Why we counted only 2? what does it mean by limiting factor and whats the importance of it?? Please explain in detail

Find the number of trailing zeros in the product of (1^1)*(5^5)*(10^10)*(15^15) *(20^20)*(25^25)………. *(50^50). A) 10^150 B) 10^200 C) 10^250 D) 10^245 E) 10^225

Can someone help me how to solve this question? I think there must be more than one solution method.

We have a trailing zero when we multiplying 2 by 5. Now, in the product: (1^1)*(5^5)*(10^10)*(15^15) *(20^20)*(25^25)*...*(50^50) there will be obviously more 5-s than 2-s so the # of 2-s will be limiting factor for the # of trailing zeros.

So we should count # of 2-s for even bases, basically we should factor out 2-s: \(10^{10}*20^{20}*30^{30}*40^{40}*50^{50}=\) \(=2^{10}*(2^2)^{20}*(2)^{30}*(2^3)^{40}*2^{50}*(something)=2^{10+40+30+120+50}*(something)=2^{250}*(something)\).

So there will be 250 trailing zeros in the above product as there are at least as many 5-s as 2-s.

In this step: So we should count # of 2-s for even bases, basically we should factor out 2-s: \(10^{10}*20^{20}*30^{30}*40^{40}*50^{50}=\) \(=2^{10}*(2^2)^{20}*(2)^{30}*(2^3)^{40}*2^{50}*(something)=2^{10+40+30+120+50}*(something)=2^{250}*(something)\).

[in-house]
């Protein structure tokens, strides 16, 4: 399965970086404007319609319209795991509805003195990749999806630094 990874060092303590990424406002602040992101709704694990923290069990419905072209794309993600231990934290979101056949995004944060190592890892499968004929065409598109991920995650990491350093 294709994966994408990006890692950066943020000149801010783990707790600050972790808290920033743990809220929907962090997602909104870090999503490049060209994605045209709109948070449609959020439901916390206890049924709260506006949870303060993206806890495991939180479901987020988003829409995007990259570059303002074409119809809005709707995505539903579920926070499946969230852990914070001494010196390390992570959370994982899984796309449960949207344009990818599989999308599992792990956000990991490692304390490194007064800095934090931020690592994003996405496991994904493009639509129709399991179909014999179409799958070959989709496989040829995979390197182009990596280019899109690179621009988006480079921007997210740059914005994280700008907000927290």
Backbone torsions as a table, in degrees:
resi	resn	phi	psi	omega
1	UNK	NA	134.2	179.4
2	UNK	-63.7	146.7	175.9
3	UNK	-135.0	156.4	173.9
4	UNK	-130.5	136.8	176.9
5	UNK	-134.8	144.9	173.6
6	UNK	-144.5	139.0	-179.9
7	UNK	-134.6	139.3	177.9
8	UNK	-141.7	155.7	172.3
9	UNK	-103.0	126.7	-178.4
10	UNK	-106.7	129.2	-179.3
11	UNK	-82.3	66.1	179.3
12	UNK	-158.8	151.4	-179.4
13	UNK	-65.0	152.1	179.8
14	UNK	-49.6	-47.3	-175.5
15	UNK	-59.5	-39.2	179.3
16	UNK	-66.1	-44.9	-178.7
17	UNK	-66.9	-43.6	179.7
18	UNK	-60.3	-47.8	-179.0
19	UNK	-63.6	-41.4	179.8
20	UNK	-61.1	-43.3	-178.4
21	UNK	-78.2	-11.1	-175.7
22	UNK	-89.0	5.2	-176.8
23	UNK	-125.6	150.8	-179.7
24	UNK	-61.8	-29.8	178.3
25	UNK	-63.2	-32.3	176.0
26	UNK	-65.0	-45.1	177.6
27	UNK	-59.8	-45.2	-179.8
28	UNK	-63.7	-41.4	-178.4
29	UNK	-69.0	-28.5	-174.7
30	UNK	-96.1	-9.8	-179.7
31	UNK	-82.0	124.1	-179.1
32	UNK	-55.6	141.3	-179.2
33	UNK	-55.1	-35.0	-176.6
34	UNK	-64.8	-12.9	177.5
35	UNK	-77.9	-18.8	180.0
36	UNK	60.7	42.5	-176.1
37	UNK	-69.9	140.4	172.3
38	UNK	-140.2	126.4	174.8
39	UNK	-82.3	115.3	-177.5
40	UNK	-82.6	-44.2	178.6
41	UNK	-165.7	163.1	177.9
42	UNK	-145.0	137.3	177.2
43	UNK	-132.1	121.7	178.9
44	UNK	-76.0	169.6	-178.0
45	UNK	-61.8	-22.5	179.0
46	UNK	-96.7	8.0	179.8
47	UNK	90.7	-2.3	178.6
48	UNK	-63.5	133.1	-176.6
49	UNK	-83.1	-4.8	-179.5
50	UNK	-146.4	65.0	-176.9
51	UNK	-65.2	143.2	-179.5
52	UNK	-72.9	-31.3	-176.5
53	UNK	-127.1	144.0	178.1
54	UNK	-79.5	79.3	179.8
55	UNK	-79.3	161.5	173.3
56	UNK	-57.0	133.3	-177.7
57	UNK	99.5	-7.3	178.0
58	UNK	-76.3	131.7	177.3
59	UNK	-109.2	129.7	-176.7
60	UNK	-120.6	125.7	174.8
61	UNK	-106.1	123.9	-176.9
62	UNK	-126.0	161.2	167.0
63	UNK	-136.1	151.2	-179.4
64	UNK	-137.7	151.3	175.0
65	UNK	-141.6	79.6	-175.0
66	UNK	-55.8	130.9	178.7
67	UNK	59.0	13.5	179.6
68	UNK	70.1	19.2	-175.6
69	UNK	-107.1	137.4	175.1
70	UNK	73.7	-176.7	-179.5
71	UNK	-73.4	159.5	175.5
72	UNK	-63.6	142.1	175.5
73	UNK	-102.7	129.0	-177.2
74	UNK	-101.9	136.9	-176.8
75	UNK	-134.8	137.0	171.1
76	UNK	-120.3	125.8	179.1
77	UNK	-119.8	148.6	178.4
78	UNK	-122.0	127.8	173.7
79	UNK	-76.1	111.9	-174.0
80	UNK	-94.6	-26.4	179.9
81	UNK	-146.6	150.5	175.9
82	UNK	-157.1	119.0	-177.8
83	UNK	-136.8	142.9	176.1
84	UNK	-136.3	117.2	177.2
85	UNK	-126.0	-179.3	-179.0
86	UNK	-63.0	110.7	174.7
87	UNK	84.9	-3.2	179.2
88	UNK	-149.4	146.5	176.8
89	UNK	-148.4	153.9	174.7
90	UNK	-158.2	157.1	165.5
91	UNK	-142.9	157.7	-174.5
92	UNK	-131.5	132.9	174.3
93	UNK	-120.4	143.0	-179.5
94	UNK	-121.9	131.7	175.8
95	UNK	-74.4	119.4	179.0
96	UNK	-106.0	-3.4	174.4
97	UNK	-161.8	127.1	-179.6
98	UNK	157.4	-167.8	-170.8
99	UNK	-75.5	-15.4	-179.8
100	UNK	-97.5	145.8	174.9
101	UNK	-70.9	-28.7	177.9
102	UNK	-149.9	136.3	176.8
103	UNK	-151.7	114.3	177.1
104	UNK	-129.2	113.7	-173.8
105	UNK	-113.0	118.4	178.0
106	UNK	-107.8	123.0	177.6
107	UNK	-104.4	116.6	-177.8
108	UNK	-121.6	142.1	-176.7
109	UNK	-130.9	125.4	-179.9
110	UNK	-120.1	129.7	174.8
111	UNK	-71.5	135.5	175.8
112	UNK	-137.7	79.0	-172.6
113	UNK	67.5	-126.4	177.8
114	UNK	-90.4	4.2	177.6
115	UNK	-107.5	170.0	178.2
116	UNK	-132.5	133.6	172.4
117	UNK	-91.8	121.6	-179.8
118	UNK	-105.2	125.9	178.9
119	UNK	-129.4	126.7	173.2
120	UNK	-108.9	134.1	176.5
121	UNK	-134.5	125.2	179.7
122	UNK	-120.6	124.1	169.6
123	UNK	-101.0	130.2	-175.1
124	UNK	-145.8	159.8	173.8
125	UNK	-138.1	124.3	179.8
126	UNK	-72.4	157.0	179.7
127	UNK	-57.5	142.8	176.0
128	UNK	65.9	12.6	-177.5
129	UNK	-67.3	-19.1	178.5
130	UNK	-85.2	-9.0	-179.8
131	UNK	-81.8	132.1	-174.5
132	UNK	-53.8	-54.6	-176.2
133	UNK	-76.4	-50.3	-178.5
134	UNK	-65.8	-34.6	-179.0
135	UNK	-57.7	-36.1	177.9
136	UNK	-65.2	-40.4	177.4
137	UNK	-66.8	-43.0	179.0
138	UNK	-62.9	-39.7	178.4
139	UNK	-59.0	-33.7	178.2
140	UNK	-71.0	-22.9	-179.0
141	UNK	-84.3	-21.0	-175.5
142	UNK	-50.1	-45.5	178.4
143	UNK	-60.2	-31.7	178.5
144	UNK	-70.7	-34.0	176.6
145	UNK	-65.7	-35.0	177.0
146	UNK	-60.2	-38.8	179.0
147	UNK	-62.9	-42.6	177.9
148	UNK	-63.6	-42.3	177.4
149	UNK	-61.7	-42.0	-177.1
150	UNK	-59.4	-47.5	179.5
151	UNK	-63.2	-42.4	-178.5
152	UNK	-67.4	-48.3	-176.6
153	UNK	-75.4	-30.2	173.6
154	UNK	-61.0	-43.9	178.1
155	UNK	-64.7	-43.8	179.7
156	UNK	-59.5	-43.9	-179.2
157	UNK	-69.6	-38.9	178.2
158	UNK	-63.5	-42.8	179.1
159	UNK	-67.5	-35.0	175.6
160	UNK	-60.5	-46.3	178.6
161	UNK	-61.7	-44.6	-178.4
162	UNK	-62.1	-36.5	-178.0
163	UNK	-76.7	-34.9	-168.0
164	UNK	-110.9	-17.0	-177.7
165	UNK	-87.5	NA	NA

Why we counted only 2? what does it mean by limiting factor and whats the importance of it?? Please explain in detail

Thanks a lot

We have a trailing zero when we multiplying 2 by 5. So, each pair of 2 and 5 gives one more 0 at the end of the number. Our expression gives more 5's than 2's, so the number of 2 will determine the number of 0: for each 2 we have a 5, which when multiples will give 0.

Find the number of trailing zeros in the product of (1^1)*(5^5)*(10^10)*(15^15) *(20^20)*(25^25)………. *(50^50).

A. 150 B. 200 C. 250 D. 245 E. 225

Responding to a pm:

The method discussed in my post is useful while finding the maximum power of a number in a factorial. The given product is not in factorial form and hence the method needs to be suitably modified. That said, it should not be a big problem to modify the method if you understand the basics. Zeroes are produced by multiplying a 2 and a 5. So number of 0s in this product will depend on how many matching 2s and 5s we have here. In factorials, we have more 2s than 5s because we have consecutive numbers so we usually don't bother about finding the number of 2s. Here we have handpicked numbers so we need to ensure that we have both.

From where do we get 2s? From even multiples of 5. 10^10, 20^20, 30^30, 40^40, 50^50 \((2*5)^{10}, (2^2*5)^{20}, (2*15)^{30}, (2^3*5)^{40}, (2*25)^{50}\) So number of 2s is 10 + 40 + 30 + 120 + 50 = 250

Now, let's see the number of 5s. Each term of the product has a 5. So the number of 5s is at least 5 + 10 + 15 + 20 + 25 + ... + 50 Then we also need to account for terms that have multiple 5s such as 25 and 50 but let's get to that later.

Re: Find the number of trailing zeros in the product of (1^1)*(5 [#permalink]

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01 Dec 2015, 08:44

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Re: Find the number of trailing zeros in the product of (1^1)*(5 [#permalink]

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21 Dec 2016, 18:56